Hello to all the Daring Baker fans!
I was so excited when this month’s challenge was announced. I did a couple of up-side down cakes, however a tart tatin has been on my list for quite a long time, but I haven’t found courage to do it. Why? Because the original recipe calls for puff pastry.
Well, even though I’ve accomplished bigger challenges than this, with flour and butter, but I’ve been postponing mastering puff pastry technique as much as I could. This time, however, there was no way back. I booked whole Sunday to read and research everything that has been ever written about puff pastry and when I felt more confident I started weighing the first ingredients for ….
Guys, this dough is awesome! I haven’t been excited about a dough for a long time :D Here is my recipe for puff pastry.
All in all, was my puff pastry good? Hell yeah, I will never go back to store for one anymore! Was my pastry perfect? No. Mastering puff pastry does not necessarily lie in reading materials. Pastry is not an academic subject it is a combination of a craft, art and science. The only way to perfect it requires determination, passion and constant hunger for improvement.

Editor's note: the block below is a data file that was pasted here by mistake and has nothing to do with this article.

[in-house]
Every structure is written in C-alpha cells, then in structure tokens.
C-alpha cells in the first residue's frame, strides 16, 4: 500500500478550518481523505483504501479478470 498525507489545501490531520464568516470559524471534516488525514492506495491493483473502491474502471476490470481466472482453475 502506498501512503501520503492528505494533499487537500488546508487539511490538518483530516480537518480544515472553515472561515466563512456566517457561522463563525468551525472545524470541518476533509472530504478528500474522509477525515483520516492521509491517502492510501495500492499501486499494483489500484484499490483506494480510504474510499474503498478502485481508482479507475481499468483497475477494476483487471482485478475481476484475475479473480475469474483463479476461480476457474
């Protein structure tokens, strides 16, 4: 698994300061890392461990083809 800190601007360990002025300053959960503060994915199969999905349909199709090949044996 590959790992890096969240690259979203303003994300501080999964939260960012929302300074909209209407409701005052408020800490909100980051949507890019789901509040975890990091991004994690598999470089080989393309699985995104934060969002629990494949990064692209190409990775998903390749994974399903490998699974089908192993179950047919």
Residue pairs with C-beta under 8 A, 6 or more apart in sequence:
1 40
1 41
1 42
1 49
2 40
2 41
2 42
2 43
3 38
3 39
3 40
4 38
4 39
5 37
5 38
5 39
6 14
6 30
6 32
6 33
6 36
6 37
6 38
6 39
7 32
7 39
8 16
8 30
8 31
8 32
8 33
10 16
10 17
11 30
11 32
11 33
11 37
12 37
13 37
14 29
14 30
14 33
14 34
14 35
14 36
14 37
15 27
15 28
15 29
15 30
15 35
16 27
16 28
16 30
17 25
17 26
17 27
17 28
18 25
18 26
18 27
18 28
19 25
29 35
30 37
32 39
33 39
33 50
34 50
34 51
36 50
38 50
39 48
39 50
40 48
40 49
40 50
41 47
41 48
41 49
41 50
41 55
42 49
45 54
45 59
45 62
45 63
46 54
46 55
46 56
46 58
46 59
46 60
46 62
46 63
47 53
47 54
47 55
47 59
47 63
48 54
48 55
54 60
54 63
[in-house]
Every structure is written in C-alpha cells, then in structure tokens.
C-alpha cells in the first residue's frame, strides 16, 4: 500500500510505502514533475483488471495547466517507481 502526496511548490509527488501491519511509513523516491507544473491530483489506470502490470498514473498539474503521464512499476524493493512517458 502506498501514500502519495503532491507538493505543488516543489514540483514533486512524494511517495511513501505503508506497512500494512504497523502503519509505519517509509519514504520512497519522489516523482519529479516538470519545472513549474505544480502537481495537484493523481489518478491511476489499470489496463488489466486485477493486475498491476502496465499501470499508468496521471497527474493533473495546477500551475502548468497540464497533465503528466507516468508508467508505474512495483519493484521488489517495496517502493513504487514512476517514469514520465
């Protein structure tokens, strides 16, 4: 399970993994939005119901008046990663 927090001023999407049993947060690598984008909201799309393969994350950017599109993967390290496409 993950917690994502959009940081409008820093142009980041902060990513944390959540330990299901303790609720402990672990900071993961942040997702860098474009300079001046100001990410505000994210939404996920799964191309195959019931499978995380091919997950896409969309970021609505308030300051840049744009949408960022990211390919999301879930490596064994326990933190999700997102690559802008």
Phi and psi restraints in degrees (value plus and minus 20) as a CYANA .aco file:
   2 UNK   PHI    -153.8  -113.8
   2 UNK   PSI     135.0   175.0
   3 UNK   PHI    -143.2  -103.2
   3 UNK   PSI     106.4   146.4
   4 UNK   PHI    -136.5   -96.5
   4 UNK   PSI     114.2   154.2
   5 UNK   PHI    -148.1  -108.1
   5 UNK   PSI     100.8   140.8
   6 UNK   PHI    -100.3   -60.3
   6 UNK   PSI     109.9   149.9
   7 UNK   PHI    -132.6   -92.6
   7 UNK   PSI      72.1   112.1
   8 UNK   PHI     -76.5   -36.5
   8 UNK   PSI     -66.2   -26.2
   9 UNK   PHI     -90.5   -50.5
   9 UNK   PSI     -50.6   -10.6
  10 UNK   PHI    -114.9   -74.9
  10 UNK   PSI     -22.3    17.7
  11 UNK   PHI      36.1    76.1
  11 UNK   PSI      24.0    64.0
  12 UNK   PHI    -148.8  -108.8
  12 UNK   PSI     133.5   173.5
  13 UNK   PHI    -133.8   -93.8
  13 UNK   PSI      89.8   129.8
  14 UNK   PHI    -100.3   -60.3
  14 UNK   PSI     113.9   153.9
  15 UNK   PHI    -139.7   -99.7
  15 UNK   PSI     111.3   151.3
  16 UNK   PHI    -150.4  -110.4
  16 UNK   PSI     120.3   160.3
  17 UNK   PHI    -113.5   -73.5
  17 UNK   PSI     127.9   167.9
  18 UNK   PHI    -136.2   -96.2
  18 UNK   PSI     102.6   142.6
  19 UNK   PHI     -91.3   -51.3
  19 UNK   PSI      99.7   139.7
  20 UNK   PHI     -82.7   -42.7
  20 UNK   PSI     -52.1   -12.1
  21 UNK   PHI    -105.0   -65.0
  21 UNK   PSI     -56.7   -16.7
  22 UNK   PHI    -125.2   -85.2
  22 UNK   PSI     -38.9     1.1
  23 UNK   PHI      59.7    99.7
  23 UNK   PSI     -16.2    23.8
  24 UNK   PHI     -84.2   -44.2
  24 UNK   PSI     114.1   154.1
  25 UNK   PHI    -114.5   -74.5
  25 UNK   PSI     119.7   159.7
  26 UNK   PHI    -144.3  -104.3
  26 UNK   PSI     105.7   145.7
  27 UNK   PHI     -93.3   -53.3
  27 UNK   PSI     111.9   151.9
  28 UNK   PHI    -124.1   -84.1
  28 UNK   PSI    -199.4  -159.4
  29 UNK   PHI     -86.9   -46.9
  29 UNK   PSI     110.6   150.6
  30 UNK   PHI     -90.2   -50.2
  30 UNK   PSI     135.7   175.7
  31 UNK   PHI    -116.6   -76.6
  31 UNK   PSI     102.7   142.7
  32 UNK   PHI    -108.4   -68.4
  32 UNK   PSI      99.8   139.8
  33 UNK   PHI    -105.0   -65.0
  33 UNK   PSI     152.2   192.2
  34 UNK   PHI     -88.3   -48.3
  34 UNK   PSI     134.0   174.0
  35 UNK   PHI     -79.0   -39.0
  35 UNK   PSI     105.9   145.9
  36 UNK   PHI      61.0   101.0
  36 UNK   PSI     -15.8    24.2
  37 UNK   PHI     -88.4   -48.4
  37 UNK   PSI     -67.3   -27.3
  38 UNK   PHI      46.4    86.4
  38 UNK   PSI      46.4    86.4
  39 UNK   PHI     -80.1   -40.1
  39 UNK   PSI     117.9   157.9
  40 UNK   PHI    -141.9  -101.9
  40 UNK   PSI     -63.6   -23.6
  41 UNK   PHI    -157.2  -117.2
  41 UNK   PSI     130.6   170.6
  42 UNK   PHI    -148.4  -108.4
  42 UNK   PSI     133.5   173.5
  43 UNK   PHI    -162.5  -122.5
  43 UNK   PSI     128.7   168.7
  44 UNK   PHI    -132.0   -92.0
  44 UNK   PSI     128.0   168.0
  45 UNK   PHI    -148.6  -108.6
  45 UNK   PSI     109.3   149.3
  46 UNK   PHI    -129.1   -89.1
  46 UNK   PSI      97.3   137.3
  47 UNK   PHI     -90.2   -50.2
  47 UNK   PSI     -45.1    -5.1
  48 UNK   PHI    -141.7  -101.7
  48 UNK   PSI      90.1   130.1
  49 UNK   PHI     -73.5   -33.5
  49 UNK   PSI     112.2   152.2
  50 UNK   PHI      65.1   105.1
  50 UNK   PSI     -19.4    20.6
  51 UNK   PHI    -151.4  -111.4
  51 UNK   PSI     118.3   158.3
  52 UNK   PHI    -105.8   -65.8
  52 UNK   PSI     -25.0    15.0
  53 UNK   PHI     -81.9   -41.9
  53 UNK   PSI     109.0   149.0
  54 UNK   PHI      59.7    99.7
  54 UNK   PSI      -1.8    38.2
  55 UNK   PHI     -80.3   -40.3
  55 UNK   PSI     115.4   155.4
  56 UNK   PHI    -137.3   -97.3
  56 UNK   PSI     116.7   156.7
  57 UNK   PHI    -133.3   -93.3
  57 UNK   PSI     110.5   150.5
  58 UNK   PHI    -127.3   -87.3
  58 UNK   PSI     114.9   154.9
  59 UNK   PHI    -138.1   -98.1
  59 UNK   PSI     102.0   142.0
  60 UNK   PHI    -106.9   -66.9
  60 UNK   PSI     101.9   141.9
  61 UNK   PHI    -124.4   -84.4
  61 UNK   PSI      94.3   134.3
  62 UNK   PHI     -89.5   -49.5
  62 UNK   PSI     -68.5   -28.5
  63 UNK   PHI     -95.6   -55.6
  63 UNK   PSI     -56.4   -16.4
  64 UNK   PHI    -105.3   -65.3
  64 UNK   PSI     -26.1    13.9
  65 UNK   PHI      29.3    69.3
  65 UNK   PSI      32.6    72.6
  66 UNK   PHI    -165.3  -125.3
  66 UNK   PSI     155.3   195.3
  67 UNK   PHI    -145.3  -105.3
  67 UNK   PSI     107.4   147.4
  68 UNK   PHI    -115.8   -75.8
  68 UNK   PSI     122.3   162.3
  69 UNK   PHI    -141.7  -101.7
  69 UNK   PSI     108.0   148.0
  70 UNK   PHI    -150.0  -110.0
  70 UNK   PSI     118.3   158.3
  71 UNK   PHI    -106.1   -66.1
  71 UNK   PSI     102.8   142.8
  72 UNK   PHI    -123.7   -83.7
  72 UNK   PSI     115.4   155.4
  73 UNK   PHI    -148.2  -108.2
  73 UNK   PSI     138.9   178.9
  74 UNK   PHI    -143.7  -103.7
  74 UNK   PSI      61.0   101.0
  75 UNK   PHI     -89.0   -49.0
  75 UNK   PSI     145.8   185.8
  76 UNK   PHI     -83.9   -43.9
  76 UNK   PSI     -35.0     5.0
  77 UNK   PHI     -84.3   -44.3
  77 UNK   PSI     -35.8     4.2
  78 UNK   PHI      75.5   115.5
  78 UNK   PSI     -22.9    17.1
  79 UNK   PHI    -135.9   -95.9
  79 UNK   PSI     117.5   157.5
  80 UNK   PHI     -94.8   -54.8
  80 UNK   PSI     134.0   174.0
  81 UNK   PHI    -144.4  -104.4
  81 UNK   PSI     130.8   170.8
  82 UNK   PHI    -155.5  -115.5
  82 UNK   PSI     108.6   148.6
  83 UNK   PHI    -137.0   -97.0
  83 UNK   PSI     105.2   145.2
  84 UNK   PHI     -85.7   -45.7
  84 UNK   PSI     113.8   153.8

Pâte feuilletée (puff pastry)
For the détrempe
- 125 g cake flour
- 125 g bread flour
- 1 tsp salt
- 35 g softened butter (not melted)
For the beurrage
- 250 g cold unsalted butter
- flour for dusting
Mix ingredients for détrempe just to combine and put it to the fridge to rest for about 30 minutes. It should be smooth and not too elastic.
Make beurrage by beating butter with rolling pin between 2 plastic sheets, until you shape a block. Keep it super cold. IWhen détrempe and beurrage are both same cold temperature pack the beurrage into the detrémpe and make sue it is sealed completely from all sides. This is calles pânton. Roll the pânton to 1 cm thickness to a long rectangle and fold it like bellow.
Refrigerate for an hour Repeat rolling, folding and refrigerating like above for 3 more times. Now you can decide if you want to use all the dough, or store some in the freezer. When you cut the dough the laminate structure should be clearly visible.
Oh and the apples! I nearly forgot about the main part. I chose to do my tarte tatin using caramelised apples, maple syrup and pecans.
- Apples, not very sweet and crunchy, enough to cover the bottom of your pan
- 40 g butter
- 1 handful of pecans
- 2 tbsp maple syrup
Sweat (under cover) your cut and cleaned apples in a pan with butter until they soften.
Add sugar, carefully mix.
As soon as I was done with my tarte tatin I started doung for croissants, pain au chocolat and even cronuts! But about that later!